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Anna Karenina

Chapter II.2
Soon after the doctor, Dolly had arrived. She knew that there was to be a
consultation that day, and though she was only just up after her confinement (she
had another baby, a little girl, born at the end of the winter), though she had
trouble and anxiety enough of her own, she had left her tiny baby and a sick
child, to come and hear Kitty's fate, which was to be decided that day.
"Well, well?" she said, coming into the drawing room, without taking off her hat.
"You're all in good spirits. Good news, then?"
They tried to tell her what the doctor had said, but it appeared that though the
doctor had talked distinctly enough and at great length, it was utterly impossible
to report what he had said. The only point of interest was that it was settled they
should go abroad.
Dolly could not help sighing. Her dearest friend, her sister, was going away. And
her life was not a cheerful one. Her relations with Stepan Arkadyevitch after their
reconciliation had become humiliating. The union Anna had cemented turned out
to be of no solid character, and family harmony was breaking down again at the
same point. There had been nothing definite, but Stepan Arkadyevitch was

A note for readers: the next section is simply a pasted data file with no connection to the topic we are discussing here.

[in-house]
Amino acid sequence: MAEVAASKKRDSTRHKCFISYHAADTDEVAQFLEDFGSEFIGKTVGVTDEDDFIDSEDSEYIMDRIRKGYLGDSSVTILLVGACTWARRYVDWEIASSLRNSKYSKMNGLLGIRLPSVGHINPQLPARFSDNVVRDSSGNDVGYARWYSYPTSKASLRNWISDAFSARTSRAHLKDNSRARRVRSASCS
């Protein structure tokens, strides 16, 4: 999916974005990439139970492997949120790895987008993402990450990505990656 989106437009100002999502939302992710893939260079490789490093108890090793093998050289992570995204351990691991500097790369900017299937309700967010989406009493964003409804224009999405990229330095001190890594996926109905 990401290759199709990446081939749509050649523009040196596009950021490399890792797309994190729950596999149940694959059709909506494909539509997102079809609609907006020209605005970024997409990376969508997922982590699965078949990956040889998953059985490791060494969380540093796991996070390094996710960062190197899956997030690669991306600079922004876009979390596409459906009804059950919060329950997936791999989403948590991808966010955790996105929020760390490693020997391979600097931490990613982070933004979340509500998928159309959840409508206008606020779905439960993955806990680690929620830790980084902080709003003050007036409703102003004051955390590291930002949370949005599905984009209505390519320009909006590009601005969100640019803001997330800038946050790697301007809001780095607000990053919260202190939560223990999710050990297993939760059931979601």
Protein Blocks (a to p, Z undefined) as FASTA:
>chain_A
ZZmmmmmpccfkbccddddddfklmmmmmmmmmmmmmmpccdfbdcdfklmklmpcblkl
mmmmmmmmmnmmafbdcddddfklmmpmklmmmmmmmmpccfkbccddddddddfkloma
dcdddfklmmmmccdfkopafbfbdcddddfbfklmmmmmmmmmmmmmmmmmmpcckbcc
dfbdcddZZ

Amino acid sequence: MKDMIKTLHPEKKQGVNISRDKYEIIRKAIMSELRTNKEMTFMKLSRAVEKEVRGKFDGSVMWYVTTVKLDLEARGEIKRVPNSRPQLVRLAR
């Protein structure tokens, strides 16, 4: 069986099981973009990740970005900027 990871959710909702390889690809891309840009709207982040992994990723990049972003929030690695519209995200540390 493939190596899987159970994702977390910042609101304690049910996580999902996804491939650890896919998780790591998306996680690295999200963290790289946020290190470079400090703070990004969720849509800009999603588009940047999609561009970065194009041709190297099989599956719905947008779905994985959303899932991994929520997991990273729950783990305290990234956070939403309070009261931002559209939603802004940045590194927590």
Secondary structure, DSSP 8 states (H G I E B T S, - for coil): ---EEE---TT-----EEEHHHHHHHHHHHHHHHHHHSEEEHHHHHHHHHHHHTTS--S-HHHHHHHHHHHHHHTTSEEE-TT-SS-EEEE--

hardly ever at home; money, too, was hardly ever forthcoming, and Dolly was
continually tortured by suspicions of infidelity, which she tried to dismiss,
dreading the agonies of jealousy she had been through already. The first
onslaught of jealousy, once lived through, could never come back again, and
even the discovery of infidelities could never now affect her as it had the first
time. Such a discovery now would only mean breaking up family habits, and she
let herself be deceived, despising him and still more herself, for the weakness.
Besides this, the care of her large family was a constant worry to her: first, the
nursing of her young baby did not go well, then the nurse had gone away, now
one of the children had fallen ill.
"Well, how are all of you?" asked her mother.
"Ah, mamma, we have plenty of troubles of our own. Lili is ill, And I'm afraid it's
scarlatina. I have come here now to hear about Kitty, And then I shall shut myself
up entirely, if--God forbid--it should be scarlatina."
The old prince too had come in from his study after the doctor's departure, and
after presenting his cheek to Dolly, and saying a few words to her, he turned to
his wife:
"How have you settled it? you're going? Well, and what do you mean to do with
me?"
 
 
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